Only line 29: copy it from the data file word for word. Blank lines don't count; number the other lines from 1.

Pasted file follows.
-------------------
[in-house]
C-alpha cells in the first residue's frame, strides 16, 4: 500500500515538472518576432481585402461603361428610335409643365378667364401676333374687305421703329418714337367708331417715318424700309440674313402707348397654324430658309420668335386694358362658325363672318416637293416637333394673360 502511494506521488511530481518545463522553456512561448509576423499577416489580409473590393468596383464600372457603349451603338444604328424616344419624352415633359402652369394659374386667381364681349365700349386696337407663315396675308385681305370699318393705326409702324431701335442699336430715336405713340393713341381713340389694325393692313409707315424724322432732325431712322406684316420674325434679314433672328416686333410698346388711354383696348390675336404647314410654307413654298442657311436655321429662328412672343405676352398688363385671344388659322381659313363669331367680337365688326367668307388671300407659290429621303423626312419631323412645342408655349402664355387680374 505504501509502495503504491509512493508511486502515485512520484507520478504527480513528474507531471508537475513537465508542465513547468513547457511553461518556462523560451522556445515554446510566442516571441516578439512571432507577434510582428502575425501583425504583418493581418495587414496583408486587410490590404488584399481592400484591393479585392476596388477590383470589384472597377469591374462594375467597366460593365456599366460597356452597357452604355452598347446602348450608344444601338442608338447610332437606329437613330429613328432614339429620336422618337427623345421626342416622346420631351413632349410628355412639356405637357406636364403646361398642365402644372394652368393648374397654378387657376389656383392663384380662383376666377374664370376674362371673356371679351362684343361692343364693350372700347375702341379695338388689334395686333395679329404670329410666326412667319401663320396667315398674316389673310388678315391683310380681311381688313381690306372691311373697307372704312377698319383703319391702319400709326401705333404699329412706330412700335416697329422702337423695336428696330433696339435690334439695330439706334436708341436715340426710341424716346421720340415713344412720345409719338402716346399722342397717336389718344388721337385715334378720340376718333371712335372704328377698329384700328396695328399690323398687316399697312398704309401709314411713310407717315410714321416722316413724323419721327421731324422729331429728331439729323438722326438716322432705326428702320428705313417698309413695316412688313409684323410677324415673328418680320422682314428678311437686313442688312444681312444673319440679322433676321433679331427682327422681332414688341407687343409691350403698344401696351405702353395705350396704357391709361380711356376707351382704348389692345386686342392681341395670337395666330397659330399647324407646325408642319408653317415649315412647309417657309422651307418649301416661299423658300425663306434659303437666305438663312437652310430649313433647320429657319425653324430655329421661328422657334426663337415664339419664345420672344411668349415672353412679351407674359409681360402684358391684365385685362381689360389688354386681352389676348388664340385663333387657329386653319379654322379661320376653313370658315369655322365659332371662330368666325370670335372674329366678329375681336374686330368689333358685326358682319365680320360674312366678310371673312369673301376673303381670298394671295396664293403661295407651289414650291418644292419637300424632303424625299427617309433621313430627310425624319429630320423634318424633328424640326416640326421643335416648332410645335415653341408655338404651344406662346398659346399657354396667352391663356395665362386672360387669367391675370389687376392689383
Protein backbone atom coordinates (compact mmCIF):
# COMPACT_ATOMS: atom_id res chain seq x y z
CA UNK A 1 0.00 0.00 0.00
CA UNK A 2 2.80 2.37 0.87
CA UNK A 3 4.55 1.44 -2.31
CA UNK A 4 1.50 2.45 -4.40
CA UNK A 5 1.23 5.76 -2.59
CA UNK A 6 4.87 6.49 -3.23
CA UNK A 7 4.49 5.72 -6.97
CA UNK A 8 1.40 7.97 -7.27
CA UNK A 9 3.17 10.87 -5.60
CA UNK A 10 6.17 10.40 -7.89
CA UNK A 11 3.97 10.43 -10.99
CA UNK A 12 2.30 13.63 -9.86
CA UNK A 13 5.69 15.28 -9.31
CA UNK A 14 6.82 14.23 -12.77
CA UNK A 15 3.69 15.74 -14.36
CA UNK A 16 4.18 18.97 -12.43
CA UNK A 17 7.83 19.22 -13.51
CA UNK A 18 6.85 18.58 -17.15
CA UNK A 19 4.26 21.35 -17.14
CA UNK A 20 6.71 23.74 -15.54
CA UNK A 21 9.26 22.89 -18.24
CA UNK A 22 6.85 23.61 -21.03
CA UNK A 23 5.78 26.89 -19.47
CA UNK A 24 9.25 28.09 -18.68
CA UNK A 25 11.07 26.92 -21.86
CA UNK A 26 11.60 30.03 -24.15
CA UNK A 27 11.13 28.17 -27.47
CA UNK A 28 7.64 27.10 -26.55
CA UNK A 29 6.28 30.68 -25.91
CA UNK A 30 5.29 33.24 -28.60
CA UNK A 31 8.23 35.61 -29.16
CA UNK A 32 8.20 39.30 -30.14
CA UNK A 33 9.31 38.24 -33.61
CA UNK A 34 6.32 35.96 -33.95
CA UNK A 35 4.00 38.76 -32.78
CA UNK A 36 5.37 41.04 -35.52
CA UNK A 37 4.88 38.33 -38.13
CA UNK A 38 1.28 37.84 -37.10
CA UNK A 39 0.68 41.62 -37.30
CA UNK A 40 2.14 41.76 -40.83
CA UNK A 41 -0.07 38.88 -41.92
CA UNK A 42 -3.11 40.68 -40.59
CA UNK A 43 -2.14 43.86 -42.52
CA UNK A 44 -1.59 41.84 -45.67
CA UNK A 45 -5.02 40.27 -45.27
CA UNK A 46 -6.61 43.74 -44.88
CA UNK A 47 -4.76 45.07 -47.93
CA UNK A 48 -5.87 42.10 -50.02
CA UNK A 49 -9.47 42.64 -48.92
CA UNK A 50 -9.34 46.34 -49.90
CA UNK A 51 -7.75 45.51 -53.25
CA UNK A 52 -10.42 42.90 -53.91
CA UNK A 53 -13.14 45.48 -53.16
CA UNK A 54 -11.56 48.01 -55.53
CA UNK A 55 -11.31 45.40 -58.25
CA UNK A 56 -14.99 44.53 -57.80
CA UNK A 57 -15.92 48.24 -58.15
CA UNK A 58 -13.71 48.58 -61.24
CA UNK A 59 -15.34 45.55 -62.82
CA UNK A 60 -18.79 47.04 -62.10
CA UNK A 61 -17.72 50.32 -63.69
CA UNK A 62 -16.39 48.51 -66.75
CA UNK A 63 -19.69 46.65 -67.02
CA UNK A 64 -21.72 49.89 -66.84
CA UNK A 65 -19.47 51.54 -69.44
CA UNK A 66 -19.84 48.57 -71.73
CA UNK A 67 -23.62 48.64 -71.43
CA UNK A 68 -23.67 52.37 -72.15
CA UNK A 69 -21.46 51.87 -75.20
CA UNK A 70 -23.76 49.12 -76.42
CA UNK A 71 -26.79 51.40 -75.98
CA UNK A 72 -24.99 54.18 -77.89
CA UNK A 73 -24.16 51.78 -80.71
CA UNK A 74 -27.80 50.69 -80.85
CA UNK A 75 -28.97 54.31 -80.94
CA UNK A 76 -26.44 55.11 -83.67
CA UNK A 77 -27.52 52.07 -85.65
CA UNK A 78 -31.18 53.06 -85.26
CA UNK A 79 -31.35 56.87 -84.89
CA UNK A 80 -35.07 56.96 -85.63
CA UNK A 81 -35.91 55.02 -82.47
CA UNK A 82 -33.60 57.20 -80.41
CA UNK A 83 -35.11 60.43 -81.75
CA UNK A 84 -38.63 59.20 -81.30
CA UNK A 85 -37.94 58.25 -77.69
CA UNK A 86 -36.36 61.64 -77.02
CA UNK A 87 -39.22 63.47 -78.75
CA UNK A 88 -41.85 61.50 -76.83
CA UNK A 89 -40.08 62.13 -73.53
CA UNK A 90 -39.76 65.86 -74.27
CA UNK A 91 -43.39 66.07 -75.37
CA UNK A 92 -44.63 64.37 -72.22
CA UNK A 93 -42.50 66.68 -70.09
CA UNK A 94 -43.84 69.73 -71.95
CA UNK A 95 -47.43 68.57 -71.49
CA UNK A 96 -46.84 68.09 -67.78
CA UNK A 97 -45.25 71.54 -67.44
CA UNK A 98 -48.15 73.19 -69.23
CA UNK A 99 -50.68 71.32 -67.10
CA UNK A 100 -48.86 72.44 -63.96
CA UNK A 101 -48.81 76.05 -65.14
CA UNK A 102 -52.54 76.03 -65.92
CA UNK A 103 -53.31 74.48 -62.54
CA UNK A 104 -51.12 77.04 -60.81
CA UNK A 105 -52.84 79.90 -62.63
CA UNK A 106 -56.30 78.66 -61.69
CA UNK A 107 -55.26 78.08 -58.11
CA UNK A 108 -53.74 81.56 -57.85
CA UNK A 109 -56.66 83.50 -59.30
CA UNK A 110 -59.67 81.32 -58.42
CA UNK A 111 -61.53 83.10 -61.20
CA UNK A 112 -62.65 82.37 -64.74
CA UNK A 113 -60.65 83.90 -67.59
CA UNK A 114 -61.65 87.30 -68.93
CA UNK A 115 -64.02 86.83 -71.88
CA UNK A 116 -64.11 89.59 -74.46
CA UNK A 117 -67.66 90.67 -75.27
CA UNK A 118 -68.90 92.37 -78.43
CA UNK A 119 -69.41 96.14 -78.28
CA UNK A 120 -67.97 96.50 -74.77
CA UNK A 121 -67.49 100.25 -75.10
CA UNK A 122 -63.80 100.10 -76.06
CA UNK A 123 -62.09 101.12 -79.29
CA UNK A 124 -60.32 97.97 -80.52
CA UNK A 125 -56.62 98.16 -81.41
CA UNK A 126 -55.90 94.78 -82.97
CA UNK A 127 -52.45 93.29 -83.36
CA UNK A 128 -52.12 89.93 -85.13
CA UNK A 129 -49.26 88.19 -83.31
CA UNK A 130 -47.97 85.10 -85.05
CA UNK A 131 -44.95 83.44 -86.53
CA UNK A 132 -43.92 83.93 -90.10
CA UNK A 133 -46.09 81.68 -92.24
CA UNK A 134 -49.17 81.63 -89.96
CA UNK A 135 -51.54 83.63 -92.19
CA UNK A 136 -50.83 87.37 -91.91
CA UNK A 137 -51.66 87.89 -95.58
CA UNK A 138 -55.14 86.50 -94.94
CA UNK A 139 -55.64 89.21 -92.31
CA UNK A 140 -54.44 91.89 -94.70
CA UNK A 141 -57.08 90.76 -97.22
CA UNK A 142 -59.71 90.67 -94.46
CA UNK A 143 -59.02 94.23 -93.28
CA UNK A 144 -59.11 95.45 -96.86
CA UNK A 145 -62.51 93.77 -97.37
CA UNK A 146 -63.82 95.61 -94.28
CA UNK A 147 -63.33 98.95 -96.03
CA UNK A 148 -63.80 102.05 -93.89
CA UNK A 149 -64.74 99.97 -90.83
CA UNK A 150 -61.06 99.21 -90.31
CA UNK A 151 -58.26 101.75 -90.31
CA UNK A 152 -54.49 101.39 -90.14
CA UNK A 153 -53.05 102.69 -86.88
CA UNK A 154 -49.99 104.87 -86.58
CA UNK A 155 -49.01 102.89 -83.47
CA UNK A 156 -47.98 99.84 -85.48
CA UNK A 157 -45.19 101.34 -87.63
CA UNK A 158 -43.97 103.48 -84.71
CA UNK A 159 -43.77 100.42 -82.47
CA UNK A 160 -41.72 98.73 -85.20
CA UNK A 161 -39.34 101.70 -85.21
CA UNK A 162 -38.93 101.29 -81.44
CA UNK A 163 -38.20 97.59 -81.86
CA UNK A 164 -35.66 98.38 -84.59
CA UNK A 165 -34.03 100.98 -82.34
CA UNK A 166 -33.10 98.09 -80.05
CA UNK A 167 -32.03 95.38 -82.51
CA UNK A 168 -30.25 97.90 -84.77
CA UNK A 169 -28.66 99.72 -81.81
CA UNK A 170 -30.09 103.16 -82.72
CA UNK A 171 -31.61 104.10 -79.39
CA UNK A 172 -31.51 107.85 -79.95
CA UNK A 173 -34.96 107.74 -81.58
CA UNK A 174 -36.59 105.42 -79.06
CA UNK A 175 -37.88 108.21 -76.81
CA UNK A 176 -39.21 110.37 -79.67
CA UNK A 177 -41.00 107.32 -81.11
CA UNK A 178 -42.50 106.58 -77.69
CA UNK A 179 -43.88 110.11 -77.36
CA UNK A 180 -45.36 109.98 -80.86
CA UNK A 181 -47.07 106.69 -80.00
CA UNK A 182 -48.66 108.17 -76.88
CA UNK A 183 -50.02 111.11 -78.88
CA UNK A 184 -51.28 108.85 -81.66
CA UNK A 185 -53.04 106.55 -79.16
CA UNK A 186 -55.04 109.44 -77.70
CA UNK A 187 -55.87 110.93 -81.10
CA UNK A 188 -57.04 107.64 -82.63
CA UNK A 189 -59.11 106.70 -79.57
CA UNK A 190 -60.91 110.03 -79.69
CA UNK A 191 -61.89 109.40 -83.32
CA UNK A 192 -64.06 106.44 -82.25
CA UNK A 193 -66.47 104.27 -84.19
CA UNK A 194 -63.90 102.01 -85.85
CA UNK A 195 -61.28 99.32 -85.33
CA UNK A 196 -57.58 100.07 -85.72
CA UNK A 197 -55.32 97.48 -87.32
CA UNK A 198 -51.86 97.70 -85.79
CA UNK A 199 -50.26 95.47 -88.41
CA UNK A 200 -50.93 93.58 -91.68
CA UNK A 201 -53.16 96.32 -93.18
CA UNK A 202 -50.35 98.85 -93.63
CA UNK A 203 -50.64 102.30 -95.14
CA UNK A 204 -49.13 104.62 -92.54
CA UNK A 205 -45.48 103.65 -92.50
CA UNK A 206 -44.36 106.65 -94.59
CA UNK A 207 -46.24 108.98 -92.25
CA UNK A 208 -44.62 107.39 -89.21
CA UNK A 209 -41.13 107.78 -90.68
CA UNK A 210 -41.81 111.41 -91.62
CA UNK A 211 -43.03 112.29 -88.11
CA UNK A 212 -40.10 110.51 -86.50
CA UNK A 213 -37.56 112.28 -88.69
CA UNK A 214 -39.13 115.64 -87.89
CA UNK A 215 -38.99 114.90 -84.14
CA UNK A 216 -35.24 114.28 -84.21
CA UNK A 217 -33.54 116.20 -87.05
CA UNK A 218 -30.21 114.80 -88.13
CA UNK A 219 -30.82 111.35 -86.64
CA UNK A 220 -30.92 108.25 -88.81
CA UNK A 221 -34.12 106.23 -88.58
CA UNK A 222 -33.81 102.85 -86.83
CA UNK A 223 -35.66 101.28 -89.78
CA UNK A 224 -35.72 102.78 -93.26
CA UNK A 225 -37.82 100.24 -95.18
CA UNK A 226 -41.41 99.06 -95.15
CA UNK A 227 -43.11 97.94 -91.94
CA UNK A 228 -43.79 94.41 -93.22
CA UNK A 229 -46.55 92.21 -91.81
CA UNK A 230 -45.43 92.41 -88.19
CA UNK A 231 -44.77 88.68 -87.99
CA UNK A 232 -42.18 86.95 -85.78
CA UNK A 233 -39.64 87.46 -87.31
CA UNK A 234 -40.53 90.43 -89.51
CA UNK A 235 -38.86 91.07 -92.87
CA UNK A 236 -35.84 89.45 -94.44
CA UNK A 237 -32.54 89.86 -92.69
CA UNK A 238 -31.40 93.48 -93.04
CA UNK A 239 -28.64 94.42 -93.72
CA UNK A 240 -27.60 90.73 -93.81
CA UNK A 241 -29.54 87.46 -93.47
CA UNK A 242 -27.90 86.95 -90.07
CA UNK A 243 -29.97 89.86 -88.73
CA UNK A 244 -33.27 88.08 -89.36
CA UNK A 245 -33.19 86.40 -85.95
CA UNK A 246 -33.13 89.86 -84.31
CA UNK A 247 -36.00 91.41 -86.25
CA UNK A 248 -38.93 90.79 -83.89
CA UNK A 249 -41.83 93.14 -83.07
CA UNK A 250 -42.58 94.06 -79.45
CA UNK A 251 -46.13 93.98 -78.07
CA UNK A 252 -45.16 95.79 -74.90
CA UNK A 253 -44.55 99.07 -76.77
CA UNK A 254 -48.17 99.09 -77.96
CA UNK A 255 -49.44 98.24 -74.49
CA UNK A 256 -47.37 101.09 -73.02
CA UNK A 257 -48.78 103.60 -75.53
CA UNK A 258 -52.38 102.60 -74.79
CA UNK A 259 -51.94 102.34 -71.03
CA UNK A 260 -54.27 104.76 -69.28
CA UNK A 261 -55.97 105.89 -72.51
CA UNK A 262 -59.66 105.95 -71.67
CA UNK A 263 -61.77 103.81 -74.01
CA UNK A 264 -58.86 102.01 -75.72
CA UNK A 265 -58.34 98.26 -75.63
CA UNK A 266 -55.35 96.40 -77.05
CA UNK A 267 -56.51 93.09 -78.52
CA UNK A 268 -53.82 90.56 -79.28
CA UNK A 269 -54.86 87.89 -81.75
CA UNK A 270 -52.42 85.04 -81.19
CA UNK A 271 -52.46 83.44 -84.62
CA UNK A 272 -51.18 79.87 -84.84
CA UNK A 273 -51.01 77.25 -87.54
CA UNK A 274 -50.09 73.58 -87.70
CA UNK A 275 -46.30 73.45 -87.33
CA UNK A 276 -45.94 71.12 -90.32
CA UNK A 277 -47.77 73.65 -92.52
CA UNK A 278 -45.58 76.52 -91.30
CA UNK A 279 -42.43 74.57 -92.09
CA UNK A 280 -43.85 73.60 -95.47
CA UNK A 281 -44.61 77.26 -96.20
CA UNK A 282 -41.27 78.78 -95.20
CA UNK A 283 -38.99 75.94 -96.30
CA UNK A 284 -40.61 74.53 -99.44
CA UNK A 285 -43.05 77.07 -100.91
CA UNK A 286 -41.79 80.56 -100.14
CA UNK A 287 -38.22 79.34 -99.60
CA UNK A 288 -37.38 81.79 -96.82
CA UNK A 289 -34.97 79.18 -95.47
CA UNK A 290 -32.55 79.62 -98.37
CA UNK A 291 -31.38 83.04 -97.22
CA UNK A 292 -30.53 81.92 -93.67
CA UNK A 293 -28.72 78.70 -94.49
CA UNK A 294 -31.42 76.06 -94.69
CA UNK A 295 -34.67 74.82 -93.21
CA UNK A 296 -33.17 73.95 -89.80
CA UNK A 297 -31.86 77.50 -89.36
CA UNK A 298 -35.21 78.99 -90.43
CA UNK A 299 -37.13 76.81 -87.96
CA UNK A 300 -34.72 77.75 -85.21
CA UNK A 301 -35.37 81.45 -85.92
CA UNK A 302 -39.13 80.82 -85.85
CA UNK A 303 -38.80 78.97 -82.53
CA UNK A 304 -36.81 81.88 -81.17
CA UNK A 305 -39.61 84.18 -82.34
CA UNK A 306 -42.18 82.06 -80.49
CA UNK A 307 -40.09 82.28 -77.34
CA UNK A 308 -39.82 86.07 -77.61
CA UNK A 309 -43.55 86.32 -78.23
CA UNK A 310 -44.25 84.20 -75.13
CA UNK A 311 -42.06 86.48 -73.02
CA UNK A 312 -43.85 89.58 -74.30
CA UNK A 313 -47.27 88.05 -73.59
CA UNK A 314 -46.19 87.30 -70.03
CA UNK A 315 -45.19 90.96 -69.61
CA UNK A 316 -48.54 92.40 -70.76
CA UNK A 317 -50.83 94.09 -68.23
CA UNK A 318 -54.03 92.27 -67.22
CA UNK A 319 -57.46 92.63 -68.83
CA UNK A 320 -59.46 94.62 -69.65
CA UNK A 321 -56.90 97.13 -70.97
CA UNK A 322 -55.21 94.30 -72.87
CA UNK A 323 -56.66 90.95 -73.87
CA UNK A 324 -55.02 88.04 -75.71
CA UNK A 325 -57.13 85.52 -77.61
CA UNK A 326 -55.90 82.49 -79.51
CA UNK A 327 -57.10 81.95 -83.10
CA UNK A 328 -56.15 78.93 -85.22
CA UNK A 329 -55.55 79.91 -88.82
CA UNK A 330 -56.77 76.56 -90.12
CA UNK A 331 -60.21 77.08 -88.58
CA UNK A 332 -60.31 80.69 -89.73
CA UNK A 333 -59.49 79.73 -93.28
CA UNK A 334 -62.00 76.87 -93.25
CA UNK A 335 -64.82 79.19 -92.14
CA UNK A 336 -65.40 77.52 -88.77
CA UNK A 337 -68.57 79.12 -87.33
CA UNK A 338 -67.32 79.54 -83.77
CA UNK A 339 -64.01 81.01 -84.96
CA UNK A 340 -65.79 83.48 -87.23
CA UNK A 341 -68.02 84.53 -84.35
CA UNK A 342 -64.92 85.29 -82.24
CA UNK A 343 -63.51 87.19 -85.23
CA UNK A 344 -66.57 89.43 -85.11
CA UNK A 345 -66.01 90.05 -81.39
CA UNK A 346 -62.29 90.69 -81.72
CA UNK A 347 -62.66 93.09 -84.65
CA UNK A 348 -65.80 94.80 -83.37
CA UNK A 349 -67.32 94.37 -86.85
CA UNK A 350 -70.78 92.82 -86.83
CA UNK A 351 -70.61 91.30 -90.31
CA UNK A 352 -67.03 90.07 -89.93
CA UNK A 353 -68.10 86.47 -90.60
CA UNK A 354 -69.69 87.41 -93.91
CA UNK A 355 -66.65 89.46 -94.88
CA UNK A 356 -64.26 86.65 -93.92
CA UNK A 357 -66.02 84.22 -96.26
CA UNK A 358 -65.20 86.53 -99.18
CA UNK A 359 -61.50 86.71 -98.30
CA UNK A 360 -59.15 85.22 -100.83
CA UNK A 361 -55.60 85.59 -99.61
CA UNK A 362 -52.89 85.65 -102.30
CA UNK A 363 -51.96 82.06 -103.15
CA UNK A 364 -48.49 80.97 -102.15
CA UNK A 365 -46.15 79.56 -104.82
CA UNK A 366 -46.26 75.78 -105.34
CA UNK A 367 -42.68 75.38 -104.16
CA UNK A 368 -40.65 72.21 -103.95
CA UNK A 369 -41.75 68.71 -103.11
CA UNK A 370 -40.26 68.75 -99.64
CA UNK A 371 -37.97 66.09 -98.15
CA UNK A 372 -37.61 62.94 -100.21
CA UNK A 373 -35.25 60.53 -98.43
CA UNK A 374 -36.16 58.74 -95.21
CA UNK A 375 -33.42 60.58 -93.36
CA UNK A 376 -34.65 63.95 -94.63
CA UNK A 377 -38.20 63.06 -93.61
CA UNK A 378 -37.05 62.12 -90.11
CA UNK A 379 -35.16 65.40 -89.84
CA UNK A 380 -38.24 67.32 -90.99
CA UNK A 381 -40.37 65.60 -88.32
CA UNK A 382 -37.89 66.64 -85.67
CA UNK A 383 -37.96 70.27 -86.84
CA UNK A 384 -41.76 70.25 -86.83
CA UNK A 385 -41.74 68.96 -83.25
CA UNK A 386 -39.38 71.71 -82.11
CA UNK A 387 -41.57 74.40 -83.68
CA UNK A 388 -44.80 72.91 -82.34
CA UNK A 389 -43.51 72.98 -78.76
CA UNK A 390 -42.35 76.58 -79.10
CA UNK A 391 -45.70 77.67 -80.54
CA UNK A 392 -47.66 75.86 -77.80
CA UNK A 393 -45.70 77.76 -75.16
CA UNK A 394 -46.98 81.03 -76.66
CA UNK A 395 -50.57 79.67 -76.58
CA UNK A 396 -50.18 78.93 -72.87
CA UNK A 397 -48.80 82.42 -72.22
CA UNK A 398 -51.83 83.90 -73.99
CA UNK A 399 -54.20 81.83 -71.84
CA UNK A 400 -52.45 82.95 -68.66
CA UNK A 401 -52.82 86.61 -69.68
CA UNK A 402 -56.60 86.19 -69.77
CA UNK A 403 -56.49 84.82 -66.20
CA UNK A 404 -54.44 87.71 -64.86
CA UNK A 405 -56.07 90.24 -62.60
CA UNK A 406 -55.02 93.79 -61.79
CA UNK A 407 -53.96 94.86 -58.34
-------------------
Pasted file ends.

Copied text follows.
CA UNK A 25 11.07 26.92 -21.86